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Overview

AFT-accredited foundation level training in Family Therapy and Systemic Practice.

Summary

Study Family Therapy and Systemic Practice at Ulster University in the United Kingdom.

This course provides an introduction to systemic ideas and their relevance in helping us gain a better understanding of individuals, families and the organisations in which we all function. In particular it will appeal to all those working in the caring professions who have an interest in developing their practice in terms of working with families. Moreover this type of training offers a broader perspective and understanding of how crucial family dynamics are in the development and maintenance of problems. At the same time it provides creative ways of involving the family in finding solutions to their difficulties.

The programme is fully accredited for Foundation Level Training with the Association for Family Therapy and Systemic Practice. It therefore forms the first step in training to become a fully qualified Family Therapist. Graduates of the course can go on to undertake the next stages in this training - that of Intermediate Level and Masters Level. In addition to this, students working in a variety of work contexts will also benefit from supplementing their own professional skills with the systemic theory and skills learned on the course. Given the broad appeal and applicability of systemic therapy principles, this course will inform and enhance students' understanding and approach to supporting individuals, couples and organisations, as well as families.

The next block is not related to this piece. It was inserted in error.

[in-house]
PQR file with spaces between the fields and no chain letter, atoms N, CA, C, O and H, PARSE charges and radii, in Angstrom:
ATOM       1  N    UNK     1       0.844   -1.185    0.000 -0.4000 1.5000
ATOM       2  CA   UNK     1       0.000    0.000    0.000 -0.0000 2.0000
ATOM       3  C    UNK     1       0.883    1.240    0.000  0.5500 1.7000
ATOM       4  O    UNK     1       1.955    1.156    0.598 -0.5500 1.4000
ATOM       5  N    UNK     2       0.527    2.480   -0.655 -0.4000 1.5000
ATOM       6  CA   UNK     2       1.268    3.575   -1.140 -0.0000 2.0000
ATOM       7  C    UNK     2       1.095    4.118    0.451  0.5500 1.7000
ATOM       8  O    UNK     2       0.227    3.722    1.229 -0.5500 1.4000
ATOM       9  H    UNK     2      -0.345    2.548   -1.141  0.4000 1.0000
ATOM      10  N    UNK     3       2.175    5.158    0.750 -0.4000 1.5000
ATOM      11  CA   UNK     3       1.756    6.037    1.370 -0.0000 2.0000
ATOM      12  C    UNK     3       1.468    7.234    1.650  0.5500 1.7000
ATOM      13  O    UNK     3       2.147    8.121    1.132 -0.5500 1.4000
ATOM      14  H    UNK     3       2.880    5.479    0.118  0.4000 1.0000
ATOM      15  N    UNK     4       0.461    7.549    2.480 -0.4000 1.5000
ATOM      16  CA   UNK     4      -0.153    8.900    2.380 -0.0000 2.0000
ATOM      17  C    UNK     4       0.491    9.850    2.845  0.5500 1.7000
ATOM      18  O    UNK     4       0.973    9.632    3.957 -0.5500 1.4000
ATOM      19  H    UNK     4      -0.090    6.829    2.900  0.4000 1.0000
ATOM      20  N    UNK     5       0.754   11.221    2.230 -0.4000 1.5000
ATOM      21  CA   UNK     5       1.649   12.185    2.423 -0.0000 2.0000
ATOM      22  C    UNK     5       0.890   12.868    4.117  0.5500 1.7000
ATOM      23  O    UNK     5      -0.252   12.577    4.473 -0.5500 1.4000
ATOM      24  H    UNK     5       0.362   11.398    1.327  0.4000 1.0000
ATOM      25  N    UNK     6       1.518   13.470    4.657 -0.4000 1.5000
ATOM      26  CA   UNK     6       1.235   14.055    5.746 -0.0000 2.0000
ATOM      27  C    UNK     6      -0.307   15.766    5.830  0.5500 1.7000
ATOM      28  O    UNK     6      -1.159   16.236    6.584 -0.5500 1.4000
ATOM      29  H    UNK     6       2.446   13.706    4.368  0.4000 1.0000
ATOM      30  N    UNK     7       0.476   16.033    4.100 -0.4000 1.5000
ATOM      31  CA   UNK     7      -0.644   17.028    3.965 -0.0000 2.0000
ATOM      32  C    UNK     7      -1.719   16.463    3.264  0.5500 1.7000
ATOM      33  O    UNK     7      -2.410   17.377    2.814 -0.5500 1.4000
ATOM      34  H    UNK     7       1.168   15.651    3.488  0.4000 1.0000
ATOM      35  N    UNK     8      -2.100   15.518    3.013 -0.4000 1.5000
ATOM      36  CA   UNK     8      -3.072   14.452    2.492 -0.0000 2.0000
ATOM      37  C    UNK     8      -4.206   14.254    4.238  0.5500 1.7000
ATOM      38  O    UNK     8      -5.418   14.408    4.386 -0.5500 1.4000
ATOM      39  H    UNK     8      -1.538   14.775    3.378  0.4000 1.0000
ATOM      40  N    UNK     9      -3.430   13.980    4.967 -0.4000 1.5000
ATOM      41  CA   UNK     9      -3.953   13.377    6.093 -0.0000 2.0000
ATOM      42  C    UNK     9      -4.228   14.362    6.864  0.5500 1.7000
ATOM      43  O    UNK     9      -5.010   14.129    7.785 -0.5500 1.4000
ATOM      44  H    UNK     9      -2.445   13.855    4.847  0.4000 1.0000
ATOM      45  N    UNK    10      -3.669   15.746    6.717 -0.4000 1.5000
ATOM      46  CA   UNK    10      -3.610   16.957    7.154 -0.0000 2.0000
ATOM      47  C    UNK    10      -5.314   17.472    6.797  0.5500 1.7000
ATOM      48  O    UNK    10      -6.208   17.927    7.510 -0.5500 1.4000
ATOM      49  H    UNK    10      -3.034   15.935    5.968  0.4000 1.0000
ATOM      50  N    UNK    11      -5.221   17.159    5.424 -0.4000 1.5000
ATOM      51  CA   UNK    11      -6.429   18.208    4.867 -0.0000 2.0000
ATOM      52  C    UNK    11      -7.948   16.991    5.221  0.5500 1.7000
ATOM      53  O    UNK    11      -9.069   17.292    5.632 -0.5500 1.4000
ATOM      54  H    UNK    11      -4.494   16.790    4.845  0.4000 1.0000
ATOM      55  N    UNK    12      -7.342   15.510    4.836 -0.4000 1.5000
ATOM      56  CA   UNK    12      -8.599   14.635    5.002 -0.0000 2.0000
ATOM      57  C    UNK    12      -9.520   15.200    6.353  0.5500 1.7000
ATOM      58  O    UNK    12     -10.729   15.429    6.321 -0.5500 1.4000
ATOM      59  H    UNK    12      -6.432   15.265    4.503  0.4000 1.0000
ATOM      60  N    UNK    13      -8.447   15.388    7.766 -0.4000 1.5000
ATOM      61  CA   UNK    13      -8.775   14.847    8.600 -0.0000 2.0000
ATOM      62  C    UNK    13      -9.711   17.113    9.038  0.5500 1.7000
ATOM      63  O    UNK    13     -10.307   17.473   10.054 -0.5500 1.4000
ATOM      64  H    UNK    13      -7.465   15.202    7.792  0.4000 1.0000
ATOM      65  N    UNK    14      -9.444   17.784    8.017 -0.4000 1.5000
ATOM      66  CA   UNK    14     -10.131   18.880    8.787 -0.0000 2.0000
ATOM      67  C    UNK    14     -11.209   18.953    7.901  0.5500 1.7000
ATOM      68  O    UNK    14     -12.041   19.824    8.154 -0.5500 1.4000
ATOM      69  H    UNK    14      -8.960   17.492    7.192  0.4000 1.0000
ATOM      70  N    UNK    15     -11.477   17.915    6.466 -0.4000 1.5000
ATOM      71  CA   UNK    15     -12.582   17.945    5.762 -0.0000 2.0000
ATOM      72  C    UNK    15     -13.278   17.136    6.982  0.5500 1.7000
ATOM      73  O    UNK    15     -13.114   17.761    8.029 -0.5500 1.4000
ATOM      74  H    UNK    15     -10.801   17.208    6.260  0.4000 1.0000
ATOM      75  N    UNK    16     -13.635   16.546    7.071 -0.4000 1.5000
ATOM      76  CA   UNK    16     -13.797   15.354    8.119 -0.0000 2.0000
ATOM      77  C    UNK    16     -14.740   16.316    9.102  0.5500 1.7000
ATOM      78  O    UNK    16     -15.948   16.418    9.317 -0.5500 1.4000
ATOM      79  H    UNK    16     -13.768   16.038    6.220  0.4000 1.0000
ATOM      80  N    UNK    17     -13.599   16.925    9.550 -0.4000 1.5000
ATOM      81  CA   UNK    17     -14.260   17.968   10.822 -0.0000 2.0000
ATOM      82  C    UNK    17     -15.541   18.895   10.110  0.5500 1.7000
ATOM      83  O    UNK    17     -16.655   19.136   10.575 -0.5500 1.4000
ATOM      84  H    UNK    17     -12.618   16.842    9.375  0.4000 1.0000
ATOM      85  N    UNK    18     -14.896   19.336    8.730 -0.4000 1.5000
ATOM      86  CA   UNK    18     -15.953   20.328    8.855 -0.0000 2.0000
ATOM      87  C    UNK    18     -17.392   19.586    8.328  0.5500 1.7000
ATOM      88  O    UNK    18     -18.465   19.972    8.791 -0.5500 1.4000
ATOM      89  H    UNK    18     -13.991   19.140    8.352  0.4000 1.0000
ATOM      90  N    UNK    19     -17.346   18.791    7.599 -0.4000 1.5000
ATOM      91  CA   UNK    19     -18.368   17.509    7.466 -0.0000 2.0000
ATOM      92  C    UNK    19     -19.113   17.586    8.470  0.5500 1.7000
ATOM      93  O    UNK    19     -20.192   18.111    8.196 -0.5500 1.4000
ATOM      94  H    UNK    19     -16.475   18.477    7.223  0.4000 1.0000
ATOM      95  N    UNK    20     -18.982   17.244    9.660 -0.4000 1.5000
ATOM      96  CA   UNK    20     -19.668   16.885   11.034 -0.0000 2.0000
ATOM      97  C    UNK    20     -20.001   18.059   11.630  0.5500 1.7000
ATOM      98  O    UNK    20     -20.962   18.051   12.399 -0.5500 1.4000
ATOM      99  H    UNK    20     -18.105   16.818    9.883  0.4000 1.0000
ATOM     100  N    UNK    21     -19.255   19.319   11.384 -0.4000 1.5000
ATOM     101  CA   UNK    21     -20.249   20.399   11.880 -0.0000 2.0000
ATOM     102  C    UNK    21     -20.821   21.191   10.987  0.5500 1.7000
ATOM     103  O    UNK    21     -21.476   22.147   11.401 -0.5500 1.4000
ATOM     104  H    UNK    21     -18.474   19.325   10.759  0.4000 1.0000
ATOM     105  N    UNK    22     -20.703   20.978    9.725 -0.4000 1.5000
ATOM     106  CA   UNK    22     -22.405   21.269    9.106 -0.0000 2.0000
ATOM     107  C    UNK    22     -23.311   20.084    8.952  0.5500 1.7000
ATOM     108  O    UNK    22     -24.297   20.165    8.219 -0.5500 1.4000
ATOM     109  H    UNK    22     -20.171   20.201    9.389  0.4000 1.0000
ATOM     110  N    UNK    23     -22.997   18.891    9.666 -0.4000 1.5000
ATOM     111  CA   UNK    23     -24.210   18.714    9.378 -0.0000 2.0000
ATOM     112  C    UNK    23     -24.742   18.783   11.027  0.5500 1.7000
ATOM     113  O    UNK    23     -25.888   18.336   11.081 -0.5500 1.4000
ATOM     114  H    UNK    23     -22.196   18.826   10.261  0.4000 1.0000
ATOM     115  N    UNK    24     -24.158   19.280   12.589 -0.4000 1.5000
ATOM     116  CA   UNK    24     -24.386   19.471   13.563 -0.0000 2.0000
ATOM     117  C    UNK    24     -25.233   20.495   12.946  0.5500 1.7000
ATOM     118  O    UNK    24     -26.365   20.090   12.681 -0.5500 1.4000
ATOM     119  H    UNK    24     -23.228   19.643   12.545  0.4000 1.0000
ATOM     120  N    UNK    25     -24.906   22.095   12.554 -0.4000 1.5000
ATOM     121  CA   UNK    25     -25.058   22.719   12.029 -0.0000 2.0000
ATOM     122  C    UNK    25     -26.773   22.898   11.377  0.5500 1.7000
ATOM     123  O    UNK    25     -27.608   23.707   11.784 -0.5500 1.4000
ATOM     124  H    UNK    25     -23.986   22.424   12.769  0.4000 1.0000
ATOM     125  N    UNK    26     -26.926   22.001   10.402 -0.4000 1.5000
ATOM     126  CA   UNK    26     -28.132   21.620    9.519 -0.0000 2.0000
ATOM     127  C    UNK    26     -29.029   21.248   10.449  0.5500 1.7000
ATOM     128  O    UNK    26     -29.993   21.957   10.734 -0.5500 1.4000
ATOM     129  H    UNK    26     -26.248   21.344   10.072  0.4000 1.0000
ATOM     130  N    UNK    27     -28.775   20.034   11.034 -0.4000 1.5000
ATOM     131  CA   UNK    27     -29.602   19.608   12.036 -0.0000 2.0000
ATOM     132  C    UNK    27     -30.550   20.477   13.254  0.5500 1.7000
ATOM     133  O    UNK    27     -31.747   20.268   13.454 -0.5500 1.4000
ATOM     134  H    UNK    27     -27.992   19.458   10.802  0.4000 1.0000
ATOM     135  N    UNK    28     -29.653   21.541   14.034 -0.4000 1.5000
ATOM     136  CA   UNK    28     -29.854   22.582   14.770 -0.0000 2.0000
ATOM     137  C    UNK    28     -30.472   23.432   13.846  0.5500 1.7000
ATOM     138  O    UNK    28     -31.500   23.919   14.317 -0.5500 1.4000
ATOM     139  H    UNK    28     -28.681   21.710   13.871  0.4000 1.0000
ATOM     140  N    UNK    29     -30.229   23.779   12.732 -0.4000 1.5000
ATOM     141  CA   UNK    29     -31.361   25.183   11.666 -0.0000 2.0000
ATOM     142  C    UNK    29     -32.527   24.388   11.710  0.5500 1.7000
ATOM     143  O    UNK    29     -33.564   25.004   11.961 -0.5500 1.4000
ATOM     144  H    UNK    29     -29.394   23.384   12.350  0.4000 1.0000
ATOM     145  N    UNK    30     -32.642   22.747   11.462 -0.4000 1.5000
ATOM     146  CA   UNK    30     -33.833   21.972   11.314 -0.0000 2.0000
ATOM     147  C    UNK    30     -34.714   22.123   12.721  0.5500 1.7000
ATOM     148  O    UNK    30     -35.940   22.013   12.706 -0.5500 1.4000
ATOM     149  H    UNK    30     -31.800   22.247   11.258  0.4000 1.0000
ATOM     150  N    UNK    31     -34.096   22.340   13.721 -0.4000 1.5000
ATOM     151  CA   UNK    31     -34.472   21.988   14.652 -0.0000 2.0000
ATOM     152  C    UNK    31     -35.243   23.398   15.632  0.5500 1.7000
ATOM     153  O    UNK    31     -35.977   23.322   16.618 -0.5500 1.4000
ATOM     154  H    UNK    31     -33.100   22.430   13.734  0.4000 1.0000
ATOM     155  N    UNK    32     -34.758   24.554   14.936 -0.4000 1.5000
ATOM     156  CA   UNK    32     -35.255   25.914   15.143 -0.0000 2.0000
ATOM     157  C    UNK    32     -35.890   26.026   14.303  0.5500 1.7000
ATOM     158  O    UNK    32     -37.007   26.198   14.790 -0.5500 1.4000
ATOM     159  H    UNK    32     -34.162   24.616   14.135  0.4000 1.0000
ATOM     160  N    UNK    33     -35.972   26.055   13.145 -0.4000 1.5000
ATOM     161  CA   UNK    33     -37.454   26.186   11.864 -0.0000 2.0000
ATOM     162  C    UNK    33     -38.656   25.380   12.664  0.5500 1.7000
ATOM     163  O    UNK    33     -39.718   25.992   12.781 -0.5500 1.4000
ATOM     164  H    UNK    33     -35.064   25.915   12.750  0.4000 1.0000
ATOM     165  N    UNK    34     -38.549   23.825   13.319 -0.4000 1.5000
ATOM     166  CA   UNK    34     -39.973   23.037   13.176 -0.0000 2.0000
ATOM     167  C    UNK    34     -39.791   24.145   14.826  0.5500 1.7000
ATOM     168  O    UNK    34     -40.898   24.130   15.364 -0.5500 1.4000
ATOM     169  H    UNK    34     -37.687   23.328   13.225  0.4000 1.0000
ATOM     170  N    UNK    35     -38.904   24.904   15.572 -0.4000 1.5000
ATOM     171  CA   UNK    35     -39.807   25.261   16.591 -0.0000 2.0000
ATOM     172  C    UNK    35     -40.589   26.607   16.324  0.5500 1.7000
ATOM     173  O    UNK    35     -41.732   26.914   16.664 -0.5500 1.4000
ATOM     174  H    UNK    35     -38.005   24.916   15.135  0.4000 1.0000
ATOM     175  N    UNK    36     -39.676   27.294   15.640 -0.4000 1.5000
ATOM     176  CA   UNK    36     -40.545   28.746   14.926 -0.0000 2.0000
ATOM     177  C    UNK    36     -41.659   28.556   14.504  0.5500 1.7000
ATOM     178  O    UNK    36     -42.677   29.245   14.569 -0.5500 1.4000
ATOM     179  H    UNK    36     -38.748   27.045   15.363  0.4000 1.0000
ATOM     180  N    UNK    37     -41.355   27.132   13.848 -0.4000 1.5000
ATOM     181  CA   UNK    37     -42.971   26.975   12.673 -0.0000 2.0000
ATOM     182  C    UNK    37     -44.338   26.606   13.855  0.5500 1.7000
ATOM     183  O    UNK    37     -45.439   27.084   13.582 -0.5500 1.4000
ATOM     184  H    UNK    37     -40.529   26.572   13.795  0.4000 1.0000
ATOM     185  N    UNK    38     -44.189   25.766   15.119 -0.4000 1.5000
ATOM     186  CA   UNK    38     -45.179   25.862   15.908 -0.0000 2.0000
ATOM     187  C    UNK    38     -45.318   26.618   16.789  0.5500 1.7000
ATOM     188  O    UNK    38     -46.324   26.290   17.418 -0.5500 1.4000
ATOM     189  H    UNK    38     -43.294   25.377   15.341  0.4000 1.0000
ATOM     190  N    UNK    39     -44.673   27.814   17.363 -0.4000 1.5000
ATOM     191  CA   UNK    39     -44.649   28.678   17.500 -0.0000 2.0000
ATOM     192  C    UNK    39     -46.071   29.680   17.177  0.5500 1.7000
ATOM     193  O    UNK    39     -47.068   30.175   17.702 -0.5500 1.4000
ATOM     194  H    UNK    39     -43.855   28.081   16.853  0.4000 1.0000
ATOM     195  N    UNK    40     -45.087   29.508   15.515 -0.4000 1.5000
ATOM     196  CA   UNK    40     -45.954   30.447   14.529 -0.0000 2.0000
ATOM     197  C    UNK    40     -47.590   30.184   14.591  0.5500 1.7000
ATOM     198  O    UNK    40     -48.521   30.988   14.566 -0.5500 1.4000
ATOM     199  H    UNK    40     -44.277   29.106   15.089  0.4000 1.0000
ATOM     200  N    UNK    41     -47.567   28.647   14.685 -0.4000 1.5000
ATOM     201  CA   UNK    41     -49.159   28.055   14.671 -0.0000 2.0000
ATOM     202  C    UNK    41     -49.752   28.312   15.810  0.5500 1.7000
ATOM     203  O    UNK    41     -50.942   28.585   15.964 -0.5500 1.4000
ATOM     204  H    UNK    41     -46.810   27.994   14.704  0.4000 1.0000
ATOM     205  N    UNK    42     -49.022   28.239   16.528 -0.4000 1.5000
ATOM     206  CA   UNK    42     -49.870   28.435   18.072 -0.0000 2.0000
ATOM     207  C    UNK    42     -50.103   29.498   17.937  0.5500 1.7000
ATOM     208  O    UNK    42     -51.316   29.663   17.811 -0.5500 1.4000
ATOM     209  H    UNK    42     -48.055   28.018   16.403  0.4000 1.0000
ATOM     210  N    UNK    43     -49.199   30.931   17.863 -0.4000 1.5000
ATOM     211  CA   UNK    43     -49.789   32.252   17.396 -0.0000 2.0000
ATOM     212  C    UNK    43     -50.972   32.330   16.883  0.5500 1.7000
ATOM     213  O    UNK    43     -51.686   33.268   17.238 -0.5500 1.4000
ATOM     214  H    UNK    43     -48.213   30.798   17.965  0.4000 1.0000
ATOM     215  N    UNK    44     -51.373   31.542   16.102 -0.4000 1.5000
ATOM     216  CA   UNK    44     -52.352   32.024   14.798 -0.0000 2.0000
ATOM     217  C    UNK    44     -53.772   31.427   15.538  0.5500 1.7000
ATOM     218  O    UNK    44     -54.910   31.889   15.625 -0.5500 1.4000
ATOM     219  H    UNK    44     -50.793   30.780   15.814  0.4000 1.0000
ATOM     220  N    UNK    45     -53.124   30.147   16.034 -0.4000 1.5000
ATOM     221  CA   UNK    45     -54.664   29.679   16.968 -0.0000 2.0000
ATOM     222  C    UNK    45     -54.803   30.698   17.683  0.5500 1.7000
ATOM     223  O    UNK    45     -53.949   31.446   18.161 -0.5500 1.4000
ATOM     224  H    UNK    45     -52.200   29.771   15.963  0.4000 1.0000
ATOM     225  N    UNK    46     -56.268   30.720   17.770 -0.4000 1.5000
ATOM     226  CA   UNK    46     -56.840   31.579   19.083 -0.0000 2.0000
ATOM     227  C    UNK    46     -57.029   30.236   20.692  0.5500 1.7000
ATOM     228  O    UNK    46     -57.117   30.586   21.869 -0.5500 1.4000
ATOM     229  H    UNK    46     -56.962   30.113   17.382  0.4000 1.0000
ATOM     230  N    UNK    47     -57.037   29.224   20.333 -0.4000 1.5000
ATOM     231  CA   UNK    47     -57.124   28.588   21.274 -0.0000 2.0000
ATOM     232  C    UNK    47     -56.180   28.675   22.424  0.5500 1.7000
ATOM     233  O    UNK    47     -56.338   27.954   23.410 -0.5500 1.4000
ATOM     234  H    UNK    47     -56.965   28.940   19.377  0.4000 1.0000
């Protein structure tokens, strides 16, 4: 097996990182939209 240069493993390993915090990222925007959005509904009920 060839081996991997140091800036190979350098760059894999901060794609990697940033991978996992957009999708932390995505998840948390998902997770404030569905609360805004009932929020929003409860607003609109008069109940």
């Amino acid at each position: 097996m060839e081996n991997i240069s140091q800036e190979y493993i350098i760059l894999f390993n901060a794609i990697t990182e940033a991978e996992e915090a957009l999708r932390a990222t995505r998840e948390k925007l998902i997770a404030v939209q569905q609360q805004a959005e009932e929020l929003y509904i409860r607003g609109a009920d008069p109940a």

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About this course

In this section

About

The course aims to:

  • Introduce the participants to the field of systemic theory, practice and research;
  • Introduce the participants to the basic skills, applicable to their work settin;
  • Increase participants’ awareness and acceptance of the need for professional practice to be characterised by respectfulness and reflexivity;
  • Provide a basis from which the student may proceed towards intermediate level training.

At the end of the course, successful students will be able to:

  • Demonstrate a critical understanding of the development of systemic theory in the context of other therapies
  • Evaluate the various schools of thought pertaining to family therapy
  • Identify how stages in the family life cycle can impact on family dynamics
  • Reflect on the impact of culture on families
  • Define and apply the theories underpinning the Milan/ Post-Milan school of family therapy
  • Reflect on their personal and professional stage of development and the impact of systemic theory on these
  • Identify ways in which systemic theory/ practice can be used in other settings

Structure and content

The course is composed of two modules:

Family Therapy and Systemic Practice 1 (30 credits)

In this module, students are introduced to the major models of family therapy and systemic practice and are given the opportunity to learn and practise specific skills and techniques from systemic psychotherapy. The module offers a broader perspective and understanding of how crucial family dynamics are in the development and maintenance of problems, while also providing creative ways of involving the family in finding solutions to their difficulties. Material is covered via lectures and Peer Groups, where students will have the opportunity to put theory into practice through role play and group discussion.

Family Therapy and Systemic Practice 2 (30 credits)